Friday, March 2, 2007

V 'logues revisited

On Valentine's Day last month, I posted three items related to women. The second of these three, entitled Valentine's Day and Women, part deux, about Eve Ensler's Vagina Monologues. As it turns out, the article I highlighted in that post, Remembering V-Day: A young nun defends The Vagina Monologues, was the most read article in the history of the Paulist website, Busted Halo. Subsequently, it prompted a lot of responses and commentarty, a selection of which you can read in an article on Busted Halo, entitled In Response to Remembering V-Day: Our readers sound off on the defense of The Vagina Monologues...Sr. Mary Eve responds. One sample of the reactions sparked by the initial article, was written by one Annette Cwik, and goes as follows:

"you must think everyone but you is stupid, the v logs include a rape scene by a lesbo of a thirteen year old girl among other things. the things mentioned in your article are not the items that keep this vulgar dispiriting play out of catholic colleges. it is the things you do not mention. also—no one i repeat no one knows how Jesus' birth went because Mary didn't tell anyone who recorded it."

To which "Sr. Mary Eve" replies:

"Ms. Cwik and several other people used the term 'rape' when describing this scene of a sixteen-year-old girl (not thirteen as you stated) who is initiated into the world of lesbian sex by a twenty-four-year-old woman. If we equated this scene to a heterosexual couple, yes, it may be called 'statutory rape.' However, what I find amazing is that all of you who brought this scene up failed to mention that this same sixteen-year-old girl was raped by her father’s best friend when she was ten years old. This particular monologue was the experience of one woman at various ages—in other words, there is a context to the lesbian sex scene which is necessary in understanding this woman’s experience.

"If we only use a moral lens by which to judge this scene, then all we can see is sin. I am reminded of Jesus with the adulterous woman. Let those of us who have no sin cast a stone at this woman. If we cast stones with our words and with our judgment, we will not provide an atmosphere in which such women can hear about the love, healing and restoration that we as a Christian community are called to hold out to them so that they may be able to go and sin no more.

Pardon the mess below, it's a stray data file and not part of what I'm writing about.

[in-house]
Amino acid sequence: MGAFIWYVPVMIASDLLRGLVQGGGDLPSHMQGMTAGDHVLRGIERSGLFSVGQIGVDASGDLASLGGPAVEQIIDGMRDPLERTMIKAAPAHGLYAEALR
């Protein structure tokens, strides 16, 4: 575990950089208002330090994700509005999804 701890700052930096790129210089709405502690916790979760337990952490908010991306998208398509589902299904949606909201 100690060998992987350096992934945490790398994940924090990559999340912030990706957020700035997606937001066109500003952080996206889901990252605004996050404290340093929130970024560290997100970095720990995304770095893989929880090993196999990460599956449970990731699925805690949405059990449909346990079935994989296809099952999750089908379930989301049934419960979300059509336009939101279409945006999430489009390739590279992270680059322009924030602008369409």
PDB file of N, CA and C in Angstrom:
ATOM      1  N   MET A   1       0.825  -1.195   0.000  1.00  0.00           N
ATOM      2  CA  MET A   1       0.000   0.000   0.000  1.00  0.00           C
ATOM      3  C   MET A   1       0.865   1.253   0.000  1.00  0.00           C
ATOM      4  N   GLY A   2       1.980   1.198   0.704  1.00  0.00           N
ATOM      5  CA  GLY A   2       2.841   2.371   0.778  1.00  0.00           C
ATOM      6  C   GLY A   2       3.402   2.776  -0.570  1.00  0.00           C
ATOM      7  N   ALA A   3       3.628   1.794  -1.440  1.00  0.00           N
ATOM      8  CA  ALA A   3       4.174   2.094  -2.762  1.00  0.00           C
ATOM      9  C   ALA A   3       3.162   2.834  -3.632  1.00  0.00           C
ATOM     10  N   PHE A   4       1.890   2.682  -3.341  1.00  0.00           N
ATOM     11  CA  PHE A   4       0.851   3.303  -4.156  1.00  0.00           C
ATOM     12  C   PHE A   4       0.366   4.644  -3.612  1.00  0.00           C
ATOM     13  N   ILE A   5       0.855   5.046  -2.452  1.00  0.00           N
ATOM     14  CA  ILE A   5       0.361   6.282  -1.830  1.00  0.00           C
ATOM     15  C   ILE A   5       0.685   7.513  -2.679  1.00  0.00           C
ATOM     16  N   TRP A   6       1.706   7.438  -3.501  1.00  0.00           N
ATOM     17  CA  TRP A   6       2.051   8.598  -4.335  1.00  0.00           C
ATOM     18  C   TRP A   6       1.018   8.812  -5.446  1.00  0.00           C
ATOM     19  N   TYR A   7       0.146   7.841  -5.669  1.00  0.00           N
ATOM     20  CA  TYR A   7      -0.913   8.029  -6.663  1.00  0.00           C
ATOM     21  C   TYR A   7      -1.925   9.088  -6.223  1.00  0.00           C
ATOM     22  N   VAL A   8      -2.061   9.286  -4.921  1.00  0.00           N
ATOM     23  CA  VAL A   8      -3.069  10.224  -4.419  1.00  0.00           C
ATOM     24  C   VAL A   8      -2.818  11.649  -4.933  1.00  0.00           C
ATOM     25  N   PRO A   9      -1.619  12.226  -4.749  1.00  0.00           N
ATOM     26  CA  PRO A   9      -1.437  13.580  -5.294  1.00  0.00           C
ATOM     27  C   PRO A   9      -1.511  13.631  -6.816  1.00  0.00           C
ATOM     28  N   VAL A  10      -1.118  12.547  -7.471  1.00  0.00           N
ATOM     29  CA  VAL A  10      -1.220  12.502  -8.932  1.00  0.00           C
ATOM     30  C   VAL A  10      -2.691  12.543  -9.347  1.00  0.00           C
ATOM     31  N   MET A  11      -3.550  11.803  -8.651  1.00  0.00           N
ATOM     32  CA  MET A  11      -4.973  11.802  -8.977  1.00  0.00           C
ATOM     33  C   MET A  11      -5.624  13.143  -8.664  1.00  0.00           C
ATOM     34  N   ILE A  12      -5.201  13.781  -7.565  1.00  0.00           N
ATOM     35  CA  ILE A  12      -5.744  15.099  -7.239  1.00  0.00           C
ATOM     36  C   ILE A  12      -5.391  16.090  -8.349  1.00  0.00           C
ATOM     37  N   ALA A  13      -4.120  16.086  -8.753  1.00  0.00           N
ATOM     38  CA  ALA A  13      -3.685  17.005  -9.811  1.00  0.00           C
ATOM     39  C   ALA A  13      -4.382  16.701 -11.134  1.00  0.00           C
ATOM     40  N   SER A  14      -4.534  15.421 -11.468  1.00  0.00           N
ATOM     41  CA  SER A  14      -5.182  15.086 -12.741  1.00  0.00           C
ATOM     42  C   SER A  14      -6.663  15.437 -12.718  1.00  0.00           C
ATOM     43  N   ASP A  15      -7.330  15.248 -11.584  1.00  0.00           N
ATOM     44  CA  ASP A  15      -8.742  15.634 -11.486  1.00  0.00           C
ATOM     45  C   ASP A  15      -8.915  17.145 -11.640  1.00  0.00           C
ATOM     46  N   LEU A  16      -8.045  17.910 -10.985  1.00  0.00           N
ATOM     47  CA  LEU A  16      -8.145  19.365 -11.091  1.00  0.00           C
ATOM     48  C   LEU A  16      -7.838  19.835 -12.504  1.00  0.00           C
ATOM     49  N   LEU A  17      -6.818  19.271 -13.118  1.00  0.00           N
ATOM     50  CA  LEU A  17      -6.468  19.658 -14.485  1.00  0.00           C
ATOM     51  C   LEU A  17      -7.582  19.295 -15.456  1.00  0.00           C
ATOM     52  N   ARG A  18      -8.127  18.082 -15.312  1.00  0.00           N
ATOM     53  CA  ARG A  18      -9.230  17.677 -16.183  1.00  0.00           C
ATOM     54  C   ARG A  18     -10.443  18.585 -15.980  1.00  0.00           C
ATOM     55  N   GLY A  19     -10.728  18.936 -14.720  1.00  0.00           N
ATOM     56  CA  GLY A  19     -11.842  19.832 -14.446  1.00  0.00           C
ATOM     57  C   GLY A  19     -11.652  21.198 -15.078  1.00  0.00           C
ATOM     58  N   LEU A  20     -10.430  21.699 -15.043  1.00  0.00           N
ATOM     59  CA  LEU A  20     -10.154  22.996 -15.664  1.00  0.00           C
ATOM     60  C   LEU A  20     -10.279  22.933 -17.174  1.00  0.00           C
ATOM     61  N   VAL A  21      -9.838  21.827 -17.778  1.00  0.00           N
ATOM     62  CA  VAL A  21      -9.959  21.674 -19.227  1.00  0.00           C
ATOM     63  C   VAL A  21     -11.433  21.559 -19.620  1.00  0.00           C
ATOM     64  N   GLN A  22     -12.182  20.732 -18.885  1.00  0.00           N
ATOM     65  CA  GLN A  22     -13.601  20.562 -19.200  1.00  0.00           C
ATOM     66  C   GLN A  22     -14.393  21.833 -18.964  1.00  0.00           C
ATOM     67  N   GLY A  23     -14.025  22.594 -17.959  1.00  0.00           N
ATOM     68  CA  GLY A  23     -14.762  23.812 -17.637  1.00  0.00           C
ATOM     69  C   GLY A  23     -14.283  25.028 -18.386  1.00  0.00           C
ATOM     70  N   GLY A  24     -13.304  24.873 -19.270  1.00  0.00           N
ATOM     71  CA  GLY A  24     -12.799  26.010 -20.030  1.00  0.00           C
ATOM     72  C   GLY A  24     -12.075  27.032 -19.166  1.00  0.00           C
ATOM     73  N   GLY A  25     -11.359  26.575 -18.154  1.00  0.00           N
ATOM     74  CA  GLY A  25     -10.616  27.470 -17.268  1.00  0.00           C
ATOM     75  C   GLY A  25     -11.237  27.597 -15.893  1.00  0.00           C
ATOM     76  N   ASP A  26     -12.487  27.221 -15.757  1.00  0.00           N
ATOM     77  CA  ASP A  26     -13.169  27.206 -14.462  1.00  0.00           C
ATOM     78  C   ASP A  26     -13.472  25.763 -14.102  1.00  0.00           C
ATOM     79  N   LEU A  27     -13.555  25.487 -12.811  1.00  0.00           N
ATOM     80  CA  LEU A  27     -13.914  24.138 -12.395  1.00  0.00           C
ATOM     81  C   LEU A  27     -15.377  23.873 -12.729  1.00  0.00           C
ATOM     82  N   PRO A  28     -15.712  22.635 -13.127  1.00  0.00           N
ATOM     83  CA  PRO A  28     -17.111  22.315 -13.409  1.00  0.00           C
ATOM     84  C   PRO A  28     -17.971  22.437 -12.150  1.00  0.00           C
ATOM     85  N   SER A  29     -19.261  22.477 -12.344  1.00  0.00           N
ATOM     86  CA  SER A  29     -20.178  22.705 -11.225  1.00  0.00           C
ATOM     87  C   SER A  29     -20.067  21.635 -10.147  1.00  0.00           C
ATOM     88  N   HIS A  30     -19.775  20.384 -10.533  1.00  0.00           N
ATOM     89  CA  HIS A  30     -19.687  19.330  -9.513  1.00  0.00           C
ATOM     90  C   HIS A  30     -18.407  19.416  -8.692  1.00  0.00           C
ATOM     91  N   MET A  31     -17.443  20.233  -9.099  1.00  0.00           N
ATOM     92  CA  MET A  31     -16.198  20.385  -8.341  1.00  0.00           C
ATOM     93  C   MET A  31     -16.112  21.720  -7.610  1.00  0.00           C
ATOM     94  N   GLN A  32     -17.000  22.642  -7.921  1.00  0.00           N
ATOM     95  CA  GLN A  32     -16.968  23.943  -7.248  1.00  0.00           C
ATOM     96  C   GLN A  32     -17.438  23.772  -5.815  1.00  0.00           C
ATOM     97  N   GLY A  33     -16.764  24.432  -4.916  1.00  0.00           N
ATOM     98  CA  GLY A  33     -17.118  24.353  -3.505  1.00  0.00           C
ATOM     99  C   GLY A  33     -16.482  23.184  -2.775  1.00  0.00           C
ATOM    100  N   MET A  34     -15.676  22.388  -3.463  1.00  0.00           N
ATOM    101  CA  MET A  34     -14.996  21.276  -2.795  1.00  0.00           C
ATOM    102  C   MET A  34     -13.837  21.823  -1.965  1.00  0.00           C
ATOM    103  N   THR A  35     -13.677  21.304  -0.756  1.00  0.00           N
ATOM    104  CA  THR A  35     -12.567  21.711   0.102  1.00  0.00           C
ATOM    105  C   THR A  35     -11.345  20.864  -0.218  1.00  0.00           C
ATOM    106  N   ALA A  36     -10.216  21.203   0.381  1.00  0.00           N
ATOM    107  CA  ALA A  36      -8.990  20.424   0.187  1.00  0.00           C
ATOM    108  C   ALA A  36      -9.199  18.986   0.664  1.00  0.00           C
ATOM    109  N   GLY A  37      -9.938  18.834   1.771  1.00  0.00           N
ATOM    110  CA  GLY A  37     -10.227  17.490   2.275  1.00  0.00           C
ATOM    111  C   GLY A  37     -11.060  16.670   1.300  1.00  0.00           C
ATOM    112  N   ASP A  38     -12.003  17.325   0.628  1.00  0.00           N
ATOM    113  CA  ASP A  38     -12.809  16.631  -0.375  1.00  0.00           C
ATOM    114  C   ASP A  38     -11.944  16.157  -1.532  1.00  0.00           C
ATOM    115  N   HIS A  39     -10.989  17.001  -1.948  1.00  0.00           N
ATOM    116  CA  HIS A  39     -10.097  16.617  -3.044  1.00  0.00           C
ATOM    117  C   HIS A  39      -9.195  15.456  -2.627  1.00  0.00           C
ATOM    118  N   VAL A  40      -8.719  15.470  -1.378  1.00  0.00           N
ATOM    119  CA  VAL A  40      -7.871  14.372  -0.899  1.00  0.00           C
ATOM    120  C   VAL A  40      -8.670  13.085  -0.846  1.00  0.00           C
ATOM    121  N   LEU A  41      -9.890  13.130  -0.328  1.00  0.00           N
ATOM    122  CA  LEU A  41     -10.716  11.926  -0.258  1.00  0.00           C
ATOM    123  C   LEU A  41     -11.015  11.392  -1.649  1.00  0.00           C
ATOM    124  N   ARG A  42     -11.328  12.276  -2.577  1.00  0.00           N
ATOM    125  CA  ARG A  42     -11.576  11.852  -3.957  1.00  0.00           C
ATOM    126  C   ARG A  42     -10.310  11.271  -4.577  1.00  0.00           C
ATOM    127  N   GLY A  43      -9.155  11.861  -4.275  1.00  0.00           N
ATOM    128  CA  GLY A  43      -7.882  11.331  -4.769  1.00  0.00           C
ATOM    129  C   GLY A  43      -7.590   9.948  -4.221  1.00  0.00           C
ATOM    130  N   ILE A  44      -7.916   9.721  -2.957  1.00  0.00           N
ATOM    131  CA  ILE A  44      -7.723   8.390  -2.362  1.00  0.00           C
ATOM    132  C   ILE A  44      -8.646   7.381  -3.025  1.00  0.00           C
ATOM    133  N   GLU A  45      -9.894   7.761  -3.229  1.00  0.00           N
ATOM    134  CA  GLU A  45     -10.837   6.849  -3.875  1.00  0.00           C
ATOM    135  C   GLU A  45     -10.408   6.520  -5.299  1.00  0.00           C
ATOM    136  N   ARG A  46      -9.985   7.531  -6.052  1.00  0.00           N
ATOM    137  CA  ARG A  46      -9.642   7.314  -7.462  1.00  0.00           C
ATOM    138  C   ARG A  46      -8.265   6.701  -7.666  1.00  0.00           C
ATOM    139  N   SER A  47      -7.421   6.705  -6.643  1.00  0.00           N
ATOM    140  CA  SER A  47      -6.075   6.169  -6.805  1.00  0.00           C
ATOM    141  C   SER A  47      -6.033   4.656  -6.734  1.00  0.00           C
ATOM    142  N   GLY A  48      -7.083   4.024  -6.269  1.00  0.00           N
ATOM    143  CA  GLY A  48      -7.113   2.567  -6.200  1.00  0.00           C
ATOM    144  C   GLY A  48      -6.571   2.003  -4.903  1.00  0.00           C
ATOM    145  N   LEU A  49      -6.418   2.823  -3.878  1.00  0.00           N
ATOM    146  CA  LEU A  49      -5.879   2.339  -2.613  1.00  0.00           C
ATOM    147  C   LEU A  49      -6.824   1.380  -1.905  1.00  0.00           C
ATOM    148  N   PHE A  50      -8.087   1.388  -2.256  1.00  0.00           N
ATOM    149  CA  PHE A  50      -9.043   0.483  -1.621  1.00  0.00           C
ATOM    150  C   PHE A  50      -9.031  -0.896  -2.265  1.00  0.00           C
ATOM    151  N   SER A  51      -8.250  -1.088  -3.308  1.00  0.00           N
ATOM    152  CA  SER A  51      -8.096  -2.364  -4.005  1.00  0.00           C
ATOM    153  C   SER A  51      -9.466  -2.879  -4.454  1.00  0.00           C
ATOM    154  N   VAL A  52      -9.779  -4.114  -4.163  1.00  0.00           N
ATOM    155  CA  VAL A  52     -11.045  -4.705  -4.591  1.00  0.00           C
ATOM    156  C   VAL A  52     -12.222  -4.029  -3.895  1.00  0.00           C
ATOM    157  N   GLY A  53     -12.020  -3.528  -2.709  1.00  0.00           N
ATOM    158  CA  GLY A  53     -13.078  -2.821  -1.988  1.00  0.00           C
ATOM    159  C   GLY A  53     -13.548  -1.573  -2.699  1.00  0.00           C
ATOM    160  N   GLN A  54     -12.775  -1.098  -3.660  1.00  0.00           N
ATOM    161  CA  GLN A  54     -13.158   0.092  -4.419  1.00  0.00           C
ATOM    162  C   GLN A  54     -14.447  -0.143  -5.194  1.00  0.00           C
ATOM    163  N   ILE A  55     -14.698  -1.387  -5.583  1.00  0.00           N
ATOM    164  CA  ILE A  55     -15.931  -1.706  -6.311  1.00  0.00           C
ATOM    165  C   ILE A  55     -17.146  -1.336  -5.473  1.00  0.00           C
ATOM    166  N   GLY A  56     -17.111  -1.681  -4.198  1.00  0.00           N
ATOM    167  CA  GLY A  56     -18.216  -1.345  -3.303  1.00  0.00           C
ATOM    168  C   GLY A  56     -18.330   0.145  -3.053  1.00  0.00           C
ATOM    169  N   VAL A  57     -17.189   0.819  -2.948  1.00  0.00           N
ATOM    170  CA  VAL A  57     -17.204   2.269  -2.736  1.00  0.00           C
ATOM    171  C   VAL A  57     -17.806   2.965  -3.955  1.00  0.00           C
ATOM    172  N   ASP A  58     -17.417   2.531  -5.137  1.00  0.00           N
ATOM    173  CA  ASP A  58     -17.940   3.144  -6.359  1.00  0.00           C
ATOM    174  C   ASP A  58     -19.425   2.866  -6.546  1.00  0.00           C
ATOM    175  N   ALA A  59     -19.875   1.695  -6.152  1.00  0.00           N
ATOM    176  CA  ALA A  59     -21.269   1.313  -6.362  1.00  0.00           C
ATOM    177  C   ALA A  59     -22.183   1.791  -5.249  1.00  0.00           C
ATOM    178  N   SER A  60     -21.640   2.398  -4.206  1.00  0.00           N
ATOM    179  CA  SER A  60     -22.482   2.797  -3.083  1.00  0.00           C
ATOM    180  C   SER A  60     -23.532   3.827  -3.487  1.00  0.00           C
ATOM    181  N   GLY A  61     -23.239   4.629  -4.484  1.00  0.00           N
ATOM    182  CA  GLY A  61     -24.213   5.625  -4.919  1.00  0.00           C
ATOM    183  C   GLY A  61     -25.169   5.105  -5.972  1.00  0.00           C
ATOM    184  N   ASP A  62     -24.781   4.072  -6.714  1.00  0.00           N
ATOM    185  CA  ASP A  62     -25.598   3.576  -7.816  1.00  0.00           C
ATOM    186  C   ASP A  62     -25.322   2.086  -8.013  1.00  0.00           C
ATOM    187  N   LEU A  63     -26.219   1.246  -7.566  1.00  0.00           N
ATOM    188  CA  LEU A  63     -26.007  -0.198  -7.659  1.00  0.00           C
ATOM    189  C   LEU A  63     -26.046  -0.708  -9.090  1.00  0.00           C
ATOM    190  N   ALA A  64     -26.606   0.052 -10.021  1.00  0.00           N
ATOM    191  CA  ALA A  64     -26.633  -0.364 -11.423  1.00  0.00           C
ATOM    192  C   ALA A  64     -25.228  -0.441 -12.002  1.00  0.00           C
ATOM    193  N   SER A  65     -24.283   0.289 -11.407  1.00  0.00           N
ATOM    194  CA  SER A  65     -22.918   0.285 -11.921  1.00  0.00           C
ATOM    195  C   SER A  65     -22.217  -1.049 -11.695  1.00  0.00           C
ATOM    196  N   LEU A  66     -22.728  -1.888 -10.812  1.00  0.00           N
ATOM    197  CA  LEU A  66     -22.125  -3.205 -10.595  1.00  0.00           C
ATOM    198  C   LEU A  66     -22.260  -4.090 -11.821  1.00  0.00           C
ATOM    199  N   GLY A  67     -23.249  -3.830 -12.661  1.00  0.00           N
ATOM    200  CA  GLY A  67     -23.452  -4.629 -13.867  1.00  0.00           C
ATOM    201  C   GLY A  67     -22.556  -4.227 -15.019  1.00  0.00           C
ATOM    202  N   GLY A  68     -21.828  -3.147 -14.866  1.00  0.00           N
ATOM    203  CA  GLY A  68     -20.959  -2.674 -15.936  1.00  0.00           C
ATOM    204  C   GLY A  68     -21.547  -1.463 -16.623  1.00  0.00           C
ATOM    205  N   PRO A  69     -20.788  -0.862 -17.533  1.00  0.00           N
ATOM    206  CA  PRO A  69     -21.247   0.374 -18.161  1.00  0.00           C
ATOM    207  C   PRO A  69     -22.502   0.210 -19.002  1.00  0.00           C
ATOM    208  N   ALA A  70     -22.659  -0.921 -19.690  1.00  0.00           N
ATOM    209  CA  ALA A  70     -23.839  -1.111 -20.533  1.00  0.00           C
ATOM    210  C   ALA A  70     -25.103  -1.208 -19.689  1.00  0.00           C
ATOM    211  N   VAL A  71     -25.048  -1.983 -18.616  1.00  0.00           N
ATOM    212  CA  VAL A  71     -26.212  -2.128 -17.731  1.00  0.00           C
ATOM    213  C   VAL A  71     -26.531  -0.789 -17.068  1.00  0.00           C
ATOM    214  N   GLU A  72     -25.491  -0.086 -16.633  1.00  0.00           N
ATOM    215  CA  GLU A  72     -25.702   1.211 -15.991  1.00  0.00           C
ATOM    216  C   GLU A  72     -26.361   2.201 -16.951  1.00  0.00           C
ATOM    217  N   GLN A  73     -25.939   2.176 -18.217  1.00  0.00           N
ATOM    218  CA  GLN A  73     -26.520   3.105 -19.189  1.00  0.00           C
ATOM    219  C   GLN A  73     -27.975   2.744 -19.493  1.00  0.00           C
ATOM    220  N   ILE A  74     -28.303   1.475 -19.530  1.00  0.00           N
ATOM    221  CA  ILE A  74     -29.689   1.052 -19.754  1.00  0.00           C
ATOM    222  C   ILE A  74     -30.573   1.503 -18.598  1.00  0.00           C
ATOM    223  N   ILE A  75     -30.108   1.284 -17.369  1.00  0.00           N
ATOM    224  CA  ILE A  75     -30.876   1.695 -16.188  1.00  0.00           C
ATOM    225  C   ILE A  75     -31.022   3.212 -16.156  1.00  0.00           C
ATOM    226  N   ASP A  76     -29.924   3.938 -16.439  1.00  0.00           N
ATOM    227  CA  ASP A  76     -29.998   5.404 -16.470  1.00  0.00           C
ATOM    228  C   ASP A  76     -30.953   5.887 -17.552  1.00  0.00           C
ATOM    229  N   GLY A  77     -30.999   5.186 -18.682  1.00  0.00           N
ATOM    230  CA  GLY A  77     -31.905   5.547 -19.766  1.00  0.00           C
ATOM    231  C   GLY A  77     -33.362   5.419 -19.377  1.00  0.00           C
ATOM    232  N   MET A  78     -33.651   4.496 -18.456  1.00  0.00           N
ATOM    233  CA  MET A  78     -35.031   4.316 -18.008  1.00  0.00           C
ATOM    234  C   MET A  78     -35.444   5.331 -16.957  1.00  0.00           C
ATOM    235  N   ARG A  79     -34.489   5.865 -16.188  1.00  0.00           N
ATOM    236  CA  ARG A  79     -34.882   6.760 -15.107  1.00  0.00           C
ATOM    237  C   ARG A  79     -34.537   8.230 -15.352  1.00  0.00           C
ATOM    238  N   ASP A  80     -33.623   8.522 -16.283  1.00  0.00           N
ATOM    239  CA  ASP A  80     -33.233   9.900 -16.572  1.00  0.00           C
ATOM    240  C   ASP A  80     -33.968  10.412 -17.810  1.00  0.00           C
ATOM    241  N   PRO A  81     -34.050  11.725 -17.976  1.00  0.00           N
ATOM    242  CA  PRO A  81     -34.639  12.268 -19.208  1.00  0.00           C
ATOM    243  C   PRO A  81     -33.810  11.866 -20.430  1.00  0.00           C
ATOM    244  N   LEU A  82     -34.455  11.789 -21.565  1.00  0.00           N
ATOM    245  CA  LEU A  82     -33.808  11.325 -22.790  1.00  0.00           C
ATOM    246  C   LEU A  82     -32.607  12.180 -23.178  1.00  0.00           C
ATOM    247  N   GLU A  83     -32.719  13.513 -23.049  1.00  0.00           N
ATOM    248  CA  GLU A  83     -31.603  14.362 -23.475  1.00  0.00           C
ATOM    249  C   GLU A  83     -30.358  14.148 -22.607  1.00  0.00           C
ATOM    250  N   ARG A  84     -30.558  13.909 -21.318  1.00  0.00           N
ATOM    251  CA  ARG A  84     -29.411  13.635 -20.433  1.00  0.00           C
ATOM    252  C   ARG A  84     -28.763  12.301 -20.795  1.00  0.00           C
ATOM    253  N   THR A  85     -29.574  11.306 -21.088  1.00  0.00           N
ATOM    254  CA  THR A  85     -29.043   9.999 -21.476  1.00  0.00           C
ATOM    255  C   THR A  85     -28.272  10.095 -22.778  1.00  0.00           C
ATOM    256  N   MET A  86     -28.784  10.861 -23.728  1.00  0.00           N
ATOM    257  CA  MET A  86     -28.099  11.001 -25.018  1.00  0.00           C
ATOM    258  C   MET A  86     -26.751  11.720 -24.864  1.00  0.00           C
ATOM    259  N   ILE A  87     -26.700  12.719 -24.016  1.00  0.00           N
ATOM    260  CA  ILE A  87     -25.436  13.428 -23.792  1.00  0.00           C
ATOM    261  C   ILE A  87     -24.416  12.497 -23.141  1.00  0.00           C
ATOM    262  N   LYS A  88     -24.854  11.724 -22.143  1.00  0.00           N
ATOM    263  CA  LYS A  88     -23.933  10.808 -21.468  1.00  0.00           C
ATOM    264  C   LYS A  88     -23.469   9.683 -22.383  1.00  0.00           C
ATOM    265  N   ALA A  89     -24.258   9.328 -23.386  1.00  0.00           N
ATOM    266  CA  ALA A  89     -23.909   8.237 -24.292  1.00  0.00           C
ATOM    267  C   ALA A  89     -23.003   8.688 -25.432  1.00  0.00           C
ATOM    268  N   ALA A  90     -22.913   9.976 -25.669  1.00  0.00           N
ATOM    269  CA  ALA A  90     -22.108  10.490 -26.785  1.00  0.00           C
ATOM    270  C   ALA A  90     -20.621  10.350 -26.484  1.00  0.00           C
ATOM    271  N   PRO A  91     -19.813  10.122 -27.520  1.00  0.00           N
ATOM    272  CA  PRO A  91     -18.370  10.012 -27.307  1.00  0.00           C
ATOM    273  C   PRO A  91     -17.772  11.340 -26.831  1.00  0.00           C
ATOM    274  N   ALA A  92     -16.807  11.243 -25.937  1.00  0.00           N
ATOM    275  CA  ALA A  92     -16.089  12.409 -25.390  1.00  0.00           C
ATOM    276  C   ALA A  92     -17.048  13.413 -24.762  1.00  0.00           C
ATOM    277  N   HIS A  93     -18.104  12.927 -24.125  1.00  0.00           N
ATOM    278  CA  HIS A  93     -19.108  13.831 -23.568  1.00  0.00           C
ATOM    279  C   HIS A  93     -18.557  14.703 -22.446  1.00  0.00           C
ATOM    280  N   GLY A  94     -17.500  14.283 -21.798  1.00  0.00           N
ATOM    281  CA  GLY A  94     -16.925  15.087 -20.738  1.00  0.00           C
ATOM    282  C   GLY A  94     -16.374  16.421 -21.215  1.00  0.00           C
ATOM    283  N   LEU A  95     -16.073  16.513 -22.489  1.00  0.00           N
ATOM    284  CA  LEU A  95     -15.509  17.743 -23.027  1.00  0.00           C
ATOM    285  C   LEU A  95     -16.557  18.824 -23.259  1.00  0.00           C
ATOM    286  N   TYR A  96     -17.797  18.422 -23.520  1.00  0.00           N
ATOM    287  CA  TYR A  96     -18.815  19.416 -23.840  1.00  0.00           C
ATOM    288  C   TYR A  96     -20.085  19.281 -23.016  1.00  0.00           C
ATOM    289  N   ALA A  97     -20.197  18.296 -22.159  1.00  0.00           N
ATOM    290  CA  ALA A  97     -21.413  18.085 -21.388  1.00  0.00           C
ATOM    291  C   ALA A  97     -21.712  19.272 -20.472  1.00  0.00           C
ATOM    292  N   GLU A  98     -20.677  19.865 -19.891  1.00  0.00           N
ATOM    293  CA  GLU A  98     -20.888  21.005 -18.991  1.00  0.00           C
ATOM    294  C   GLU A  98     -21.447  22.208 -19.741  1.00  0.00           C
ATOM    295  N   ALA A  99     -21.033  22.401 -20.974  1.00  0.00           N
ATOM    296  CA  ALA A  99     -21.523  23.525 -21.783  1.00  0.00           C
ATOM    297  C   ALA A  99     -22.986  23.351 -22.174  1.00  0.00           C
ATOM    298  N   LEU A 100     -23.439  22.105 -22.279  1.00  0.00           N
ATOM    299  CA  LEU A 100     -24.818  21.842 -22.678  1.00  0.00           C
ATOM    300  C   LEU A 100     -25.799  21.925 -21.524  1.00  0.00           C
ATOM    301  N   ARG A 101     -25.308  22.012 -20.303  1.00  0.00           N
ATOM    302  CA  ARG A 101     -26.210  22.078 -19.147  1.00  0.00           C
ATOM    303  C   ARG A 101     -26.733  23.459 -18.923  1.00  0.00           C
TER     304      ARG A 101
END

"May I remind you that what you call a 'lesbo' is a human being who is infinitely loved and cherished by God, who has been tremendously abused and hurt by those around her and who, unfortunately, found sexual acceptance for the first time in the arms of a twenty-four-year-old woman.

"I want to make it clear that I do not condone such an initiation as healthy. However, this actual story is probably more the norm, than the exception. This is why so many women, including women on Catholic campuses, resonate with this and other stories contained in The Vagina Monologues. Art is a reflection of reality, not moral orthodoxy, and thus provides a safe place within which to process our own experiences.

"Eve Ensler’s Vagina Monologues has successfully created such an environment because, like it or not, it reflects the real-life experiences of many, many women. Art is intended to reach a specific audience. In the case of The Vagina Monologues, the audience needs to have reached a certain maturity in order to process the content. Therefore, the Monologues would be inappropriate viewing or reading material for children who have not yet reached the age of majority or have not matured sufficiently so as to engage the material in a healthy manner."

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